The new medical school, based in Horizon West, began accepting students Thursday for its first class.
The Orlando College of Osteopathic Medicine (OCOM) is still under construction off of State Road 429 and Schofield Road, but Thursday morning, its application portal opened for the first class of medical students to apply to train to become physicians next fall at the 25-acre Horizon West campus.
The medical school was awaiting pre-accreditation from the American Osteopathic Association Commission on Osteopathic College Accreditation, which it received about two weeks ago. With that, it is now able to accept 90 to 97 students for its inaugural class. Subsequent classes will eventually grow to 180 as the school matures, Robert Hasty, DO, the medical school’s dean and chief academic officer, told VoxPopuli during a hard-hat tour of the 125,000 square foot facility. (Hasty is also a VoxPopuli advisory board member.)`
When it opens, OCOM will be the third osteopathic medical school in Florida. There’s also Nova Southeastern College of Osteopathic Medicine in Fort Lauderdale and Lake Erie College of Osteopathic Medicine in Bradenton.
Osteopathic medical training is virtually identical to allopathic, or traditional, medical training although the osteopathic medical philosophy takes a “whole patient” view of illness, with an emphasis on preventive care, rather than a “symptom specific” view. Osteopathic physicians also receive approximately 100 additional hours of training in the body’s musculoskeletal system to understand how injury or disease in one area of the body may affect another. Osteopathic Manipulative Treatments become one more tool in the physician’s proverbial medical bag.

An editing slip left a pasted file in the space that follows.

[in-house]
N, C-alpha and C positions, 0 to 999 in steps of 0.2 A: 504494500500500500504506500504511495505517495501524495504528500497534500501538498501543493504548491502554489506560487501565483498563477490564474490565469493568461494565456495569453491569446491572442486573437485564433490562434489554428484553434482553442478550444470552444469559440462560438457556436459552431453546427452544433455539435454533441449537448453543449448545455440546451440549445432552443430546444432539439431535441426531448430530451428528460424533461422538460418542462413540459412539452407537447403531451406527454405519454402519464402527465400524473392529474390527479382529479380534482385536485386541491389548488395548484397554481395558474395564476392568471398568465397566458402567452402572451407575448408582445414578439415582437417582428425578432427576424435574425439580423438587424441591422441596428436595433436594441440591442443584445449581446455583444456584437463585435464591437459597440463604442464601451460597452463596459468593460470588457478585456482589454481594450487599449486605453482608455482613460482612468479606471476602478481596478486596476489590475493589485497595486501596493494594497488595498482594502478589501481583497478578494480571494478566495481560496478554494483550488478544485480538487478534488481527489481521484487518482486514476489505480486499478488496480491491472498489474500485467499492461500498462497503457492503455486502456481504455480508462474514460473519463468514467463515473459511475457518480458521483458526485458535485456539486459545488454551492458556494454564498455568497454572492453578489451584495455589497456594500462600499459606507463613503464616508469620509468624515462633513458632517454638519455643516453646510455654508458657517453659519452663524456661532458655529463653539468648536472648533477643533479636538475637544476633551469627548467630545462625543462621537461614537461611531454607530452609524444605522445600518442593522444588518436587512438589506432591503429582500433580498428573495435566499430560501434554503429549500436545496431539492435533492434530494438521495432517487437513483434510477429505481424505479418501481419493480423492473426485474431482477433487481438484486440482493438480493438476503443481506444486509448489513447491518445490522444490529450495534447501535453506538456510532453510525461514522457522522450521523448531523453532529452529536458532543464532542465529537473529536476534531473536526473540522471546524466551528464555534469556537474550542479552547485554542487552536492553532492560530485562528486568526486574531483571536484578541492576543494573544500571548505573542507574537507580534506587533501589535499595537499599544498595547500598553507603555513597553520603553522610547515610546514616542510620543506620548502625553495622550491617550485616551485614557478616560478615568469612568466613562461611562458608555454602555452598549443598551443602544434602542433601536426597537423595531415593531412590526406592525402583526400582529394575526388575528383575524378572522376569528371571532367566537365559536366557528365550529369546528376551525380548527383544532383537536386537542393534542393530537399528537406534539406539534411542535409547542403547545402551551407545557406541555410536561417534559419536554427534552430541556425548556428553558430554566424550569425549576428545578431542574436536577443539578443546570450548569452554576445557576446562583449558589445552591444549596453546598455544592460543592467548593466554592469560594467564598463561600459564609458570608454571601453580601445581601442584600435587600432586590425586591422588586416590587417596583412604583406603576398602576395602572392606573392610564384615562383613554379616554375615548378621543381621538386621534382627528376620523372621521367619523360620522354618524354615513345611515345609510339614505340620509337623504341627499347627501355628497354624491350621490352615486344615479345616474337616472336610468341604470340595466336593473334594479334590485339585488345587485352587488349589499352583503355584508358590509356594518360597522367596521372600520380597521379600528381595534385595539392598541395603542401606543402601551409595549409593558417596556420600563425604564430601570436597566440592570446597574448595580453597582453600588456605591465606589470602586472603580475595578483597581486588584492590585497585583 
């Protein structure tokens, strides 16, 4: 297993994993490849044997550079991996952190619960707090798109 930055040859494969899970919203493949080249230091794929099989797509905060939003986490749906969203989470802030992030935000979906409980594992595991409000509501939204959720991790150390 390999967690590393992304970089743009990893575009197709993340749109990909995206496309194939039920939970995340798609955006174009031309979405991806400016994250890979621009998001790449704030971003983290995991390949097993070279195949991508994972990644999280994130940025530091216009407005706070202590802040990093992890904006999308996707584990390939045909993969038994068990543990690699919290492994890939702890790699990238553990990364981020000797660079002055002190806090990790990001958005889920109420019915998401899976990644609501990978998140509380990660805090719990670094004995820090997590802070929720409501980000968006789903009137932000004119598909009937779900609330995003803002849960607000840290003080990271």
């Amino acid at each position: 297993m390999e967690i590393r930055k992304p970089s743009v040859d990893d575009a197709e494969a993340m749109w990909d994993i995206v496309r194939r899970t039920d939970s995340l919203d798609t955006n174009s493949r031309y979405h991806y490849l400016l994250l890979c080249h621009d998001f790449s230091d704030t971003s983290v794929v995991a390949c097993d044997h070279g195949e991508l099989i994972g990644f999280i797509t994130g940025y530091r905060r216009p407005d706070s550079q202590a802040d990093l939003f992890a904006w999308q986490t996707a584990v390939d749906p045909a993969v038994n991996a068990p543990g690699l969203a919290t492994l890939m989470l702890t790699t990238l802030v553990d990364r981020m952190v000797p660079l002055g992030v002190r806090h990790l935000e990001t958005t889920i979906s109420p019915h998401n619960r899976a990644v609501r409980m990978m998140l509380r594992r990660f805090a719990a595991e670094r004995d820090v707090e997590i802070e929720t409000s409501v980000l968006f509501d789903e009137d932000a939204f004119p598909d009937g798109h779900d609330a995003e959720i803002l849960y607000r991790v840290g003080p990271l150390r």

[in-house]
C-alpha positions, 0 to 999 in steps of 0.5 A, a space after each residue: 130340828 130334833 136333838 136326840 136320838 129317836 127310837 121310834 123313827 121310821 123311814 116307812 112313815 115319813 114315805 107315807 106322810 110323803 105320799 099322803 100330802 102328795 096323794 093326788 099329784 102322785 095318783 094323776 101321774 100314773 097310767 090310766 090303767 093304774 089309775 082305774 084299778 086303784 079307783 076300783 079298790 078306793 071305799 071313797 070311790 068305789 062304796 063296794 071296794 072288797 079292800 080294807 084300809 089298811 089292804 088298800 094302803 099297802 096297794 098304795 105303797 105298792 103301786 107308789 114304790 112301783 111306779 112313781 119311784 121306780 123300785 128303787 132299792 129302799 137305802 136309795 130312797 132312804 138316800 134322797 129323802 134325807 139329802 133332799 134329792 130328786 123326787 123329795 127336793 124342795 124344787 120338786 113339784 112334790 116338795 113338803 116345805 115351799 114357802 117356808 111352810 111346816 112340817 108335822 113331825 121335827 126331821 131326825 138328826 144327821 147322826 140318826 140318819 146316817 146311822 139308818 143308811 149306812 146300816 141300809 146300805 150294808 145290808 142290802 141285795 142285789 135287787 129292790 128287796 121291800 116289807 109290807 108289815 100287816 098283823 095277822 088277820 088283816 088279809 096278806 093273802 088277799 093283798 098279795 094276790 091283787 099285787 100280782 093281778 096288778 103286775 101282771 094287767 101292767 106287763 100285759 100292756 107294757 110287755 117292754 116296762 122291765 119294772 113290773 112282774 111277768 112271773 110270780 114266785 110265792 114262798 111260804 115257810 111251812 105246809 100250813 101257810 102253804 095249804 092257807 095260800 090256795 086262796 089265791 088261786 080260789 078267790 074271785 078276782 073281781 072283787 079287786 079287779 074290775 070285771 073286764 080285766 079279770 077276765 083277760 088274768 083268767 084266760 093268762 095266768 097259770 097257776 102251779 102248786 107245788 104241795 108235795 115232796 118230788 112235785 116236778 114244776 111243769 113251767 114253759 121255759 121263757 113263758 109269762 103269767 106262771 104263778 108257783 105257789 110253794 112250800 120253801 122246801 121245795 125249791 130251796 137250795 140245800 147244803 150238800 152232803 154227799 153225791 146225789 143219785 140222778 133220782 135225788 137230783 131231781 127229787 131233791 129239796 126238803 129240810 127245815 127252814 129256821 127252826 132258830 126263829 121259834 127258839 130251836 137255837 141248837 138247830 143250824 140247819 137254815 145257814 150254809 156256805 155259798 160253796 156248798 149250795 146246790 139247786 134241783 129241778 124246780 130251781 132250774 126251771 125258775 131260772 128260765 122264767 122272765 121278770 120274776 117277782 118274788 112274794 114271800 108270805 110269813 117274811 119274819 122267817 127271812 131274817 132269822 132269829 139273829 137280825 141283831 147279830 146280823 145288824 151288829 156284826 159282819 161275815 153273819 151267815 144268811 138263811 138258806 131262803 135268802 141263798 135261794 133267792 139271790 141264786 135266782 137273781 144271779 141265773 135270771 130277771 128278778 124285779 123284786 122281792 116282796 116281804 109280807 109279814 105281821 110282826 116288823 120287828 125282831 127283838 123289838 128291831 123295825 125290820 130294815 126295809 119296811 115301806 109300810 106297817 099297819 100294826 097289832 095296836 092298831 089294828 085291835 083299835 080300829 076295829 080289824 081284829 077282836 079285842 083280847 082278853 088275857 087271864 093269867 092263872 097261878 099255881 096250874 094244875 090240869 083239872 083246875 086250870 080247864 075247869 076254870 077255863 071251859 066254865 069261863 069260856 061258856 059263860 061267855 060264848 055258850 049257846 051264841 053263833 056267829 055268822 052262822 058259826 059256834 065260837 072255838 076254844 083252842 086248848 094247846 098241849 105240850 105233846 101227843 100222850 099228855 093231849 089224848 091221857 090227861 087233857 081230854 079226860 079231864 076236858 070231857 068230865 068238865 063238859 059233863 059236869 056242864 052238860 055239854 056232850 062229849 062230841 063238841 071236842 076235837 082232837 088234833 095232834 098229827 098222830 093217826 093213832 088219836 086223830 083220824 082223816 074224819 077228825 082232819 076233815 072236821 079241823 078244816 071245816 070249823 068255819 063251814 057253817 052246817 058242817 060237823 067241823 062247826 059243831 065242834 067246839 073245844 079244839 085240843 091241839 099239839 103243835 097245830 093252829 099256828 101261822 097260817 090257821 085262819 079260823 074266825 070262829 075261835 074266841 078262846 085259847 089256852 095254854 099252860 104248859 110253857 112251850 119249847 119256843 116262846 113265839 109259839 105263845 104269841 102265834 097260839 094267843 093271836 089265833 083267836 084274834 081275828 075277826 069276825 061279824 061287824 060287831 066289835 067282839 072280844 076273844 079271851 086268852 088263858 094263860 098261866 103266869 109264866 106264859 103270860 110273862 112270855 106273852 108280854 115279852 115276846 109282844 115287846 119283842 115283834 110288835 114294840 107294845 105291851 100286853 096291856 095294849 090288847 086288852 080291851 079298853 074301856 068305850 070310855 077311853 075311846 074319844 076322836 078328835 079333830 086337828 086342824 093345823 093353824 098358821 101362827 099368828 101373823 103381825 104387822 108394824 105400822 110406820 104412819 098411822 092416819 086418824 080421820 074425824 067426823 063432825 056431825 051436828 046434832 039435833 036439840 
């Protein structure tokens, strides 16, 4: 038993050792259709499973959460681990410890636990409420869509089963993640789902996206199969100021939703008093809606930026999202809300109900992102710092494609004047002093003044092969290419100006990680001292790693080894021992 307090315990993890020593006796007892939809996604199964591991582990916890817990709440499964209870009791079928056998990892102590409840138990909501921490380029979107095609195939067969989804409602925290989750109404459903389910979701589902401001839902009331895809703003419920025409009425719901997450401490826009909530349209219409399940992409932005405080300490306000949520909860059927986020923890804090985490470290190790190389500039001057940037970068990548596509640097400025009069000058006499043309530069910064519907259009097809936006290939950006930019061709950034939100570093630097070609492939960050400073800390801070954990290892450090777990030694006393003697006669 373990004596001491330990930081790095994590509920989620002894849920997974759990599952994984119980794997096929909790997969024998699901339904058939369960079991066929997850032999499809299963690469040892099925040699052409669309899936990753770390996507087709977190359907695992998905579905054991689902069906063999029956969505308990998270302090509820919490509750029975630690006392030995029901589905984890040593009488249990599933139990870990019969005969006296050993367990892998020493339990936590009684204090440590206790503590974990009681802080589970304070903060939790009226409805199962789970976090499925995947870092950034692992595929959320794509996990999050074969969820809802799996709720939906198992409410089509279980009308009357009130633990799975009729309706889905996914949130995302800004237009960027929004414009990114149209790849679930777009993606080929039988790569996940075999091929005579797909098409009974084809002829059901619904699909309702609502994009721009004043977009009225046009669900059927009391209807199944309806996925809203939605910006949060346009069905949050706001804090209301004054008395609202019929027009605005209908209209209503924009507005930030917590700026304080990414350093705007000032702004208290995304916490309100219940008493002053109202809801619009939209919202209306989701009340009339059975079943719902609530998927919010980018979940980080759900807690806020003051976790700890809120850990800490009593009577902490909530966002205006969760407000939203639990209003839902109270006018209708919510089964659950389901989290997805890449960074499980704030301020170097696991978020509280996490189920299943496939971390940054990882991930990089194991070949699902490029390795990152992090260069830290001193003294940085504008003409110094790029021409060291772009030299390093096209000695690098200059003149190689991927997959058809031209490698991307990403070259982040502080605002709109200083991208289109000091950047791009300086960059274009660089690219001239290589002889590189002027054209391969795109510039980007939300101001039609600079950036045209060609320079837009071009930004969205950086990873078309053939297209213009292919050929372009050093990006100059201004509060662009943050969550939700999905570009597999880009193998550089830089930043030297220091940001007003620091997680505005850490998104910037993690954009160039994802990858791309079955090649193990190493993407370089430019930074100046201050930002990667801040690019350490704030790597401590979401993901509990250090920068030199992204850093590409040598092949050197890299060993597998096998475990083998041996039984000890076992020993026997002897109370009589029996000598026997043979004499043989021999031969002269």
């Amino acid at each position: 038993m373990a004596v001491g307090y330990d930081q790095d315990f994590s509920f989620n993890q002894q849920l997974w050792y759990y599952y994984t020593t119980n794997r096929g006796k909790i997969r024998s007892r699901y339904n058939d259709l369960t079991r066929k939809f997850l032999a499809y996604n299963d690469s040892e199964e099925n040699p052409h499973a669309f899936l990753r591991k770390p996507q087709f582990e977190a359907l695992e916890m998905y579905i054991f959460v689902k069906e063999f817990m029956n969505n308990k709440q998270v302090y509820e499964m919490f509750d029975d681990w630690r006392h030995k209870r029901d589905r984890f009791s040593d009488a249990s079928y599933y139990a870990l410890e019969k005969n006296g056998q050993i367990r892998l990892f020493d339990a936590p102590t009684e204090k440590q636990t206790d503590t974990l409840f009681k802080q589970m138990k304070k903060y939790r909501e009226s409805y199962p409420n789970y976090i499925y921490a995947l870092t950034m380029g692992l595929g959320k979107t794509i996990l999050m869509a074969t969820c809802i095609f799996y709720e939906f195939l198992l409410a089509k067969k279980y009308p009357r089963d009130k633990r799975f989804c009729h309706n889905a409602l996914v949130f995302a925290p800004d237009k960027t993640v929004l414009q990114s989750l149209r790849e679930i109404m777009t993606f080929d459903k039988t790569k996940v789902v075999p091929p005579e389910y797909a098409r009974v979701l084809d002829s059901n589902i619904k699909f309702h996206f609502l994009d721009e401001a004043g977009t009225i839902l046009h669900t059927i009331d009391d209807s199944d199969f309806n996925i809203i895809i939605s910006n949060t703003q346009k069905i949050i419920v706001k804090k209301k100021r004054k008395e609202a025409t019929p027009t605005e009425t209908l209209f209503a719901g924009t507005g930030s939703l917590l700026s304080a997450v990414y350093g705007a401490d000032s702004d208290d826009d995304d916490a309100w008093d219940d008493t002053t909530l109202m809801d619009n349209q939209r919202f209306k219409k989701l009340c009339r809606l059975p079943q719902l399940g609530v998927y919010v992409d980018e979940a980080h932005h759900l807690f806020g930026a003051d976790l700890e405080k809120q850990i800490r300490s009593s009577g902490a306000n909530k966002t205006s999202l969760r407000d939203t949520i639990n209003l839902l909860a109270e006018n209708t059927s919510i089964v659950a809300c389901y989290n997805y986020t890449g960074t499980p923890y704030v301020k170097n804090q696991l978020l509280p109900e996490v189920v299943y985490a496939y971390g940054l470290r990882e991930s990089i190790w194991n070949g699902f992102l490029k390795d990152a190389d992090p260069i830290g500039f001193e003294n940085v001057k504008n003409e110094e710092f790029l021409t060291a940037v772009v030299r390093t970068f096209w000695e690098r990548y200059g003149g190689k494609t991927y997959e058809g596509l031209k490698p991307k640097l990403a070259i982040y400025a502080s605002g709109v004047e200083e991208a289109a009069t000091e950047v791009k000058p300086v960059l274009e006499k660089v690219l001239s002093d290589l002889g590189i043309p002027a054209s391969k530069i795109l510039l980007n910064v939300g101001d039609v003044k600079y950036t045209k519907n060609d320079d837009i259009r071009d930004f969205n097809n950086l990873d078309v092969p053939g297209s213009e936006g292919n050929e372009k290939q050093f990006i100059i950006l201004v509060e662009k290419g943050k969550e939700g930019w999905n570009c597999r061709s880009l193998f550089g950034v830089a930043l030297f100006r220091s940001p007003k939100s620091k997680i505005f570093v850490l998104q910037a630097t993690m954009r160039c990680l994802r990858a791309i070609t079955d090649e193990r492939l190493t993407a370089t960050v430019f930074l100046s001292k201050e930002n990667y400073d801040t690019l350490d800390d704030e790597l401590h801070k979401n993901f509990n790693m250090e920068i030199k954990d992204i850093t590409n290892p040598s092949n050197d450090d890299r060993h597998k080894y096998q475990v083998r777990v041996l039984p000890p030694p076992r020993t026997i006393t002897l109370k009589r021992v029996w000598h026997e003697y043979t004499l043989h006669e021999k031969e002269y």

The new medical school — and the next-door apartment complex where medical students will receive discounted rental rates — is being underwritten by retired Tampa Bay cardiologist, entrepreneur and philanthropist Kiran C. Patel for approximately $75 million. Patel, along with his wife, the pediatrician Pallavi Patel, has also given $80 million to Nova Southeastern College of Osteopathic Medicine.
They decided to situate OCOM in Central Florida “because the demand for physicians and the demand for another medical school here was the highest of what we saw in the entire state,” Hasty said.
Horizon West was chosen from 10 potential sites in the Orlando region because “it had everything for us,” Hasty said. “Incredible location, great place to live, it had safety, great support from Orange County. And we just fell in love with the campus too. It’s a beautiful area, beautiful property, and everything just kinda felt right for us.”
Hasty anticipates the building will be completed within the next 80 days with move-in slated for January. An official ribbon-cutting is planned for mid-March.
Situated on a 30-foot rise, the three-story building, a tilt up-wall structure with multiple walls of floor-to-ceiling windows, was designed by Baker Barrios chief creative officer Wayne Dunkelberger.